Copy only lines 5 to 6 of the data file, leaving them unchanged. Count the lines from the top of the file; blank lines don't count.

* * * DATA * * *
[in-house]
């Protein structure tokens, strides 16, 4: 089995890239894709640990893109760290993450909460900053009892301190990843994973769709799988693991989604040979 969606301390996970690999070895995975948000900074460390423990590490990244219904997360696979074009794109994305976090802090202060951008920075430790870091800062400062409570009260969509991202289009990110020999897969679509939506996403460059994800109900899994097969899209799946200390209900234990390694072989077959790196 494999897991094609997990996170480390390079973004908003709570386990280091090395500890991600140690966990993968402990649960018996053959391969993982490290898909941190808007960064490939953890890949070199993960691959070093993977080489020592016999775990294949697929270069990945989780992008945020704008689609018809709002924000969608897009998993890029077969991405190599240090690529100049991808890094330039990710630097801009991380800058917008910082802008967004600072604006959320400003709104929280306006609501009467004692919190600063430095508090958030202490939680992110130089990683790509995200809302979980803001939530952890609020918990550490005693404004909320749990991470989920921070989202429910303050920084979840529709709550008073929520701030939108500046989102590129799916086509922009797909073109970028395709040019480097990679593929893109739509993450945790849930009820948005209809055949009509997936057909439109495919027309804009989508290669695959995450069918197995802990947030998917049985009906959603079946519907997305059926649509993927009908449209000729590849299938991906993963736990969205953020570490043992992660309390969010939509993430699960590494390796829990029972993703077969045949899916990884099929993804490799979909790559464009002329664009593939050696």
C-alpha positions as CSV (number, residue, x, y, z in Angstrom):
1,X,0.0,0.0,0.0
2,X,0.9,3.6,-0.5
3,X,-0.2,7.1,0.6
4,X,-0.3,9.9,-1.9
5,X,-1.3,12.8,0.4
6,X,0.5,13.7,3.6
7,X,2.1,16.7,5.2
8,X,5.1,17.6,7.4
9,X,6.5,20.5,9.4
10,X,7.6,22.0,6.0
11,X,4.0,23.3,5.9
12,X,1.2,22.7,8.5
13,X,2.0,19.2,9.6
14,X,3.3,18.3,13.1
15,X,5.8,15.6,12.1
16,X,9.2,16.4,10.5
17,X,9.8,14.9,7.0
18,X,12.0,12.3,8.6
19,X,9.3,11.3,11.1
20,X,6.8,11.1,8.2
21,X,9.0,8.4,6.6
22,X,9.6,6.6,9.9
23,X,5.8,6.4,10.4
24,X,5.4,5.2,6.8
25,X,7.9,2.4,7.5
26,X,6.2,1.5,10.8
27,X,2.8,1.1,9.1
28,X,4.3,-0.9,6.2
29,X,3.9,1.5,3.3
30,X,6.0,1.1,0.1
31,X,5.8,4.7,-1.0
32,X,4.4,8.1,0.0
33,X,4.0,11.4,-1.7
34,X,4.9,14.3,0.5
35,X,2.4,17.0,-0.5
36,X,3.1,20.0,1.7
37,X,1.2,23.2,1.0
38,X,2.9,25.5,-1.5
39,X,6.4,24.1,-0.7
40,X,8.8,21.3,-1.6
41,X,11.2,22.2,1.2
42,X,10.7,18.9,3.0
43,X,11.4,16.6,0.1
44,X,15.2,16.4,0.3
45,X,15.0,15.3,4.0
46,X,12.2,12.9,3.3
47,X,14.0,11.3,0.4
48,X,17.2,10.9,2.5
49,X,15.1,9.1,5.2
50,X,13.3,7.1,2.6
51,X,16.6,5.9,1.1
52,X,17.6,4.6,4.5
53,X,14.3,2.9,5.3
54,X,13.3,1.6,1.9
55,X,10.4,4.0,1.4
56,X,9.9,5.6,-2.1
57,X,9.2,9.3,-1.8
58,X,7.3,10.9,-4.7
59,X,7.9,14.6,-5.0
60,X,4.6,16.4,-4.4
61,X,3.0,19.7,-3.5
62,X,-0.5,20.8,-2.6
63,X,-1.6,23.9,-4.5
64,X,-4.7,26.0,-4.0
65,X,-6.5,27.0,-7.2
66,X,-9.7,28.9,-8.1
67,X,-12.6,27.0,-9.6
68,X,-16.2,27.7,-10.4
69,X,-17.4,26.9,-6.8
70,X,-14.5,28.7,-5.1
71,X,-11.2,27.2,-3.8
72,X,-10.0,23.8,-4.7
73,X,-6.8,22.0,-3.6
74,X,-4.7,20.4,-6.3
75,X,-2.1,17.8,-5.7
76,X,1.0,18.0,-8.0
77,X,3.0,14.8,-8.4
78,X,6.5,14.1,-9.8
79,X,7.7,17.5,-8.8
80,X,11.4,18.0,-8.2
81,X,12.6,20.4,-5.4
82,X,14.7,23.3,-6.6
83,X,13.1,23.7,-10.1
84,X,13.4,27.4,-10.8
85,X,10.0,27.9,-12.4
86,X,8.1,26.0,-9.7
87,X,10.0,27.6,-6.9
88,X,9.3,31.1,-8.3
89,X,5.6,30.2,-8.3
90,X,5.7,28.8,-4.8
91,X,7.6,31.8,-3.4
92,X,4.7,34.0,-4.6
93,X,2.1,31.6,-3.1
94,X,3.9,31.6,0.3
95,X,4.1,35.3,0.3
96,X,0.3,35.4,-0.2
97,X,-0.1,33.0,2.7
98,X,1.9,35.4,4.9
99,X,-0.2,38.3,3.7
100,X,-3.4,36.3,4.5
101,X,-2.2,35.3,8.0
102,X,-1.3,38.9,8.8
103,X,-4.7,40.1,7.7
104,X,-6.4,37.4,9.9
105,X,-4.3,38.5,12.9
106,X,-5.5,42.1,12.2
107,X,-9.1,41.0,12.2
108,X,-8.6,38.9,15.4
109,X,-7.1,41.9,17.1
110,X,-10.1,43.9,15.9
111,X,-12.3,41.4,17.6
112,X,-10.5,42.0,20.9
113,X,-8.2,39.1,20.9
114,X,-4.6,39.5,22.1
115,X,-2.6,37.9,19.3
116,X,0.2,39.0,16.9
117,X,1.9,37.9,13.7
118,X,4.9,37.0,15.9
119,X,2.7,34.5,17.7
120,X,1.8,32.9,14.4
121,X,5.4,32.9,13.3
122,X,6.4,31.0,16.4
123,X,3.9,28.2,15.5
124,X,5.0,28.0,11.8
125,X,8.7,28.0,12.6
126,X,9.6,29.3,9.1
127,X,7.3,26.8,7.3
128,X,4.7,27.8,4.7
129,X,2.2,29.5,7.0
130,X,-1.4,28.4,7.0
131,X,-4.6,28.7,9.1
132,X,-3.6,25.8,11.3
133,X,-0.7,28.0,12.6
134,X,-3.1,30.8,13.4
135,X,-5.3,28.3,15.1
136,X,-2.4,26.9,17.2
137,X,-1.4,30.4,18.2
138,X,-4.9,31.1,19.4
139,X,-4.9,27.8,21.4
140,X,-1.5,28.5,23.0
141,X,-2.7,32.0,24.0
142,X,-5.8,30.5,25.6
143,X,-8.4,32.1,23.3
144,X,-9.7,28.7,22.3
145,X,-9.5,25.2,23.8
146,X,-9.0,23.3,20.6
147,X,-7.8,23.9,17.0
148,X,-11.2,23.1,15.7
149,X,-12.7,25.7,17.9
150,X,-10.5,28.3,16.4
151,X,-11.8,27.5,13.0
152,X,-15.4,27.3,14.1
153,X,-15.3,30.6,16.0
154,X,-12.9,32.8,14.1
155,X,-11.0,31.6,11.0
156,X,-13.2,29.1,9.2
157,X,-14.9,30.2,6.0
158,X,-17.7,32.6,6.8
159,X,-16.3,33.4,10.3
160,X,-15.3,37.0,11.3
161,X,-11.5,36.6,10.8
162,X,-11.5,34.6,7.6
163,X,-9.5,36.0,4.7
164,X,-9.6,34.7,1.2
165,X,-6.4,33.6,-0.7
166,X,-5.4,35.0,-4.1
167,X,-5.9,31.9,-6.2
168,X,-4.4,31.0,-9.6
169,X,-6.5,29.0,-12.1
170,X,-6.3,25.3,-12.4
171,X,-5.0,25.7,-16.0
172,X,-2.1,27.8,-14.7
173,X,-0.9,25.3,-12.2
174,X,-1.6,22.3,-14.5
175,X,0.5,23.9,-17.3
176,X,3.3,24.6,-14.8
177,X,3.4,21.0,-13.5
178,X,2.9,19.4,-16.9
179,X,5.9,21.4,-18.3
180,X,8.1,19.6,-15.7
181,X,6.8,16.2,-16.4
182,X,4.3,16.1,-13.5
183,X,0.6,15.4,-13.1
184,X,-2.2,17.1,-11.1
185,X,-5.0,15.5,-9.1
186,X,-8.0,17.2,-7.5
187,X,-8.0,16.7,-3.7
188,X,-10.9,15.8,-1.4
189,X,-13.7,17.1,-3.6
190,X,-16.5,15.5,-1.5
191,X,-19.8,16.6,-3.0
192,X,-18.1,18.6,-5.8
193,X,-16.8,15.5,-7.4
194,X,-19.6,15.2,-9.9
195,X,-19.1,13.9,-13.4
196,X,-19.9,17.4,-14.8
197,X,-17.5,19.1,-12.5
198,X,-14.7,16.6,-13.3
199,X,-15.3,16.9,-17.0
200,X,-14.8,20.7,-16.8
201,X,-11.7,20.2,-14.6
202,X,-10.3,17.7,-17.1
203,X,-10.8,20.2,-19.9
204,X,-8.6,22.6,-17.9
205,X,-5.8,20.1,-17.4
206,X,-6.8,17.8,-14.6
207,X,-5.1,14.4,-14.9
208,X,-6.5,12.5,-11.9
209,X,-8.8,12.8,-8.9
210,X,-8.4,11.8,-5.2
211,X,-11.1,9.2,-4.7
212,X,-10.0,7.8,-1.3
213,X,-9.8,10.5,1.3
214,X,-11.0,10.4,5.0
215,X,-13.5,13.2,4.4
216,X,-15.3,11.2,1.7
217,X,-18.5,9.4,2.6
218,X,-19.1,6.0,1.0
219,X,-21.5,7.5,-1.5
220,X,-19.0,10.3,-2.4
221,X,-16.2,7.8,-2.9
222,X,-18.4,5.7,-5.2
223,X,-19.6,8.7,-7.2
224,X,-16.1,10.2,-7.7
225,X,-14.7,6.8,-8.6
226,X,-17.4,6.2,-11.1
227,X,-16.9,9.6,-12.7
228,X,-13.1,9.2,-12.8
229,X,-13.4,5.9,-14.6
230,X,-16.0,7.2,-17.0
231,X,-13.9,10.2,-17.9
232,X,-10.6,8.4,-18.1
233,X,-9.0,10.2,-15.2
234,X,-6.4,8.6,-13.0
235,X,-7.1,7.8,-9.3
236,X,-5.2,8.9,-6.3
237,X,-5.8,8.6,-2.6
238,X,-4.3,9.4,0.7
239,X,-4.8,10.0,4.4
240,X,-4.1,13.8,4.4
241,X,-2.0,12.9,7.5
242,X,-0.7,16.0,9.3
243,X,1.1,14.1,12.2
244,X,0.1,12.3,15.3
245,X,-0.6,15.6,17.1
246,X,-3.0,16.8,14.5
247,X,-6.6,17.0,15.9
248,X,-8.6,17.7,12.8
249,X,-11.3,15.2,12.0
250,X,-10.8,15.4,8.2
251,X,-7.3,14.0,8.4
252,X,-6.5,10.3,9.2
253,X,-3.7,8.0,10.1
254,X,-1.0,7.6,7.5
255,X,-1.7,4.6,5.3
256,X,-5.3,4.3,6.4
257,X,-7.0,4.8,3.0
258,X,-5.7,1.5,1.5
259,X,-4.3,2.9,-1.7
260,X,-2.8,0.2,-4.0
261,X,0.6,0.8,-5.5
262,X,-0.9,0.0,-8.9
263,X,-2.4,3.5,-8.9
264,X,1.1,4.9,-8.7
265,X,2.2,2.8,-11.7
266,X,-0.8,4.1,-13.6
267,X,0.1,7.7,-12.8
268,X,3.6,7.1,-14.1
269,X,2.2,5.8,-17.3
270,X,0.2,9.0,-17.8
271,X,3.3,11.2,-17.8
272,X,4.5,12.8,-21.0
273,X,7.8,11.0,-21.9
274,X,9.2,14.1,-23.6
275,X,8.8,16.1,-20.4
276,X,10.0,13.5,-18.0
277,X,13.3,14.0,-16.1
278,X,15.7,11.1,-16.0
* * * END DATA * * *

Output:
2,X,0.9,3.6,-0.5
3,X,-0.2,7.1,0.6